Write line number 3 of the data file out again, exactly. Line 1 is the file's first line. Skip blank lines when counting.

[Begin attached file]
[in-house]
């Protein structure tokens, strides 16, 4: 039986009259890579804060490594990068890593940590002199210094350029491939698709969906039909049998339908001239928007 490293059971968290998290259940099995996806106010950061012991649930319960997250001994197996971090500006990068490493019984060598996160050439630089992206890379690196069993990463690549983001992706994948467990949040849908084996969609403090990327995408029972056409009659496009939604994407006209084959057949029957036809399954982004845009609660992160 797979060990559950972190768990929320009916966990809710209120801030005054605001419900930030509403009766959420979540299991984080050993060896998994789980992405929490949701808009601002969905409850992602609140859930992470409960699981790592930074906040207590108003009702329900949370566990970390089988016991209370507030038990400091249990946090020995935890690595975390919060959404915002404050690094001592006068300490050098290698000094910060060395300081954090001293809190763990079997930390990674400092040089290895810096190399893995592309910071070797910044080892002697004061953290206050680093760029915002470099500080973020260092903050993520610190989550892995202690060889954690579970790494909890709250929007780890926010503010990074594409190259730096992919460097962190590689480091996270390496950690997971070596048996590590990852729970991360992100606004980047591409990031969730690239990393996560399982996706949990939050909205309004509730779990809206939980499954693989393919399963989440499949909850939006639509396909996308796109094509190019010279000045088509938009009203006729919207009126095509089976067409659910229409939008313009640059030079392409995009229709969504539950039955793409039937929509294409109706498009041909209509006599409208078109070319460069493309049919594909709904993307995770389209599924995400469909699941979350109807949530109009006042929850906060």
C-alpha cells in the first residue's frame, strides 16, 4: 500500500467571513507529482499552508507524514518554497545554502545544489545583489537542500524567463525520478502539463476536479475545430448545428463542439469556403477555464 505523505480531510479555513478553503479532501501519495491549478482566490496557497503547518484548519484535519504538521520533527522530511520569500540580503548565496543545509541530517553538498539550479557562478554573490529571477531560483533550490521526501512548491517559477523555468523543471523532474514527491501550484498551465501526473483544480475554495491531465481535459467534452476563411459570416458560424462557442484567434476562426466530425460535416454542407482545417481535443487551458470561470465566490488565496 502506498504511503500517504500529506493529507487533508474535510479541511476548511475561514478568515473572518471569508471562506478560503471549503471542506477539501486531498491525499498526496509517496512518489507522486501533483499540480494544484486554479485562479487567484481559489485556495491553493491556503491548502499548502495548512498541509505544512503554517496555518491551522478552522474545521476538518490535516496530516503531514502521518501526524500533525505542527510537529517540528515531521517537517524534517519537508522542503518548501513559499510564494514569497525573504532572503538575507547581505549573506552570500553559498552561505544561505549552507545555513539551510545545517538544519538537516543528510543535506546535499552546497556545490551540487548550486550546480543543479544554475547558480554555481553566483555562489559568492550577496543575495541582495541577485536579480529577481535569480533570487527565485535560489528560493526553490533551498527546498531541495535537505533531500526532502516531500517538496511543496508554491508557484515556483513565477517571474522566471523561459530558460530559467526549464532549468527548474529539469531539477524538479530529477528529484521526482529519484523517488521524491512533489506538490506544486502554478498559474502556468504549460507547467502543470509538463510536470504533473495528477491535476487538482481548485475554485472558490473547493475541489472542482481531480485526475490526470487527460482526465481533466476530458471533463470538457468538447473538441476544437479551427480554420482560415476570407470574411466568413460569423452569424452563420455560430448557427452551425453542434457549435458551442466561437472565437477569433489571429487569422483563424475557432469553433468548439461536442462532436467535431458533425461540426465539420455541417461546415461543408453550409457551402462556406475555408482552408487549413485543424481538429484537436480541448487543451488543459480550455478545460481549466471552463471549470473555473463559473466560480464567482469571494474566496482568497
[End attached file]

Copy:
C-alpha cells in the first residue's frame, strides 16, 4: 500500500467571513507529482499552508507524514518554497545554502545544489545583489537542500524567463525520478502539463476536479475545430448545428463542439469556403477555464 505523505480531510479555513478553503479532501501519495491549478482566490496557497503547518484548519484535519504538521520533527522530511520569500540580503548565496543545509541530517553538498539550479557562478554573490529571477531560483533550490521526501512548491517559477523555468523543471523532474514527491501550484498551465501526473483544480475554495491531465481535459467534452476563411459570416458560424462557442484567434476562426466530425460535416454542407482545417481535443487551458470561470465566490488565496 502506498504511503500517504500529506493529507487533508474535510479541511476548511475561514478568515473572518471569508471562506478560503471549503471542506477539501486531498491525499498526496509517496512518489507522486501533483499540480494544484486554479485562479487567484481559489485556495491553493491556503491548502499548502495548512498541509505544512503554517496555518491551522478552522474545521476538518490535516496530516503531514502521518501526524500533525505542527510537529517540528515531521517537517524534517519537508522542503518548501513559499510564494514569497525573504532572503538575507547581505549573506552570500553559498552561505544561505549552507545555513539551510545545517538544519538537516543528510543535506546535499552546497556545490551540487548550486550546480543543479544554475547558480554555481553566483555562489559568492550577496543575495541582495541577485536579480529577481535569480533570487527565485535560489528560493526553490533551498527546498531541495535537505533531500526532502516531500517538496511543496508554491508557484515556483513565477517571474522566471523561459530558460530559467526549464532549468527548474529539469531539477524538479530529477528529484521526482529519484523517488521524491512533489506538490506544486502554478498559474502556468504549460507547467502543470509538463510536470504533473495528477491535476487538482481548485475554485472558490473547493475541489472542482481531480485526475490526470487527460482526465481533466476530458471533463470538457468538447473538441476544437479551427480554420482560415476570407470574411466568413460569423452569424452563420455560430448557427452551425453542434457549435458551442466561437472565437477569433489571429487569422483563424475557432469553433468548439461536442462532436467535431458533425461540426465539420455541417461546415461543408453550409457551402462556406475555408482552408487549413485543424481538429484537436480541448487543451488543459480550455478545460481549466471552463471549470473555473463559473466560480464567482469571494474566496482568497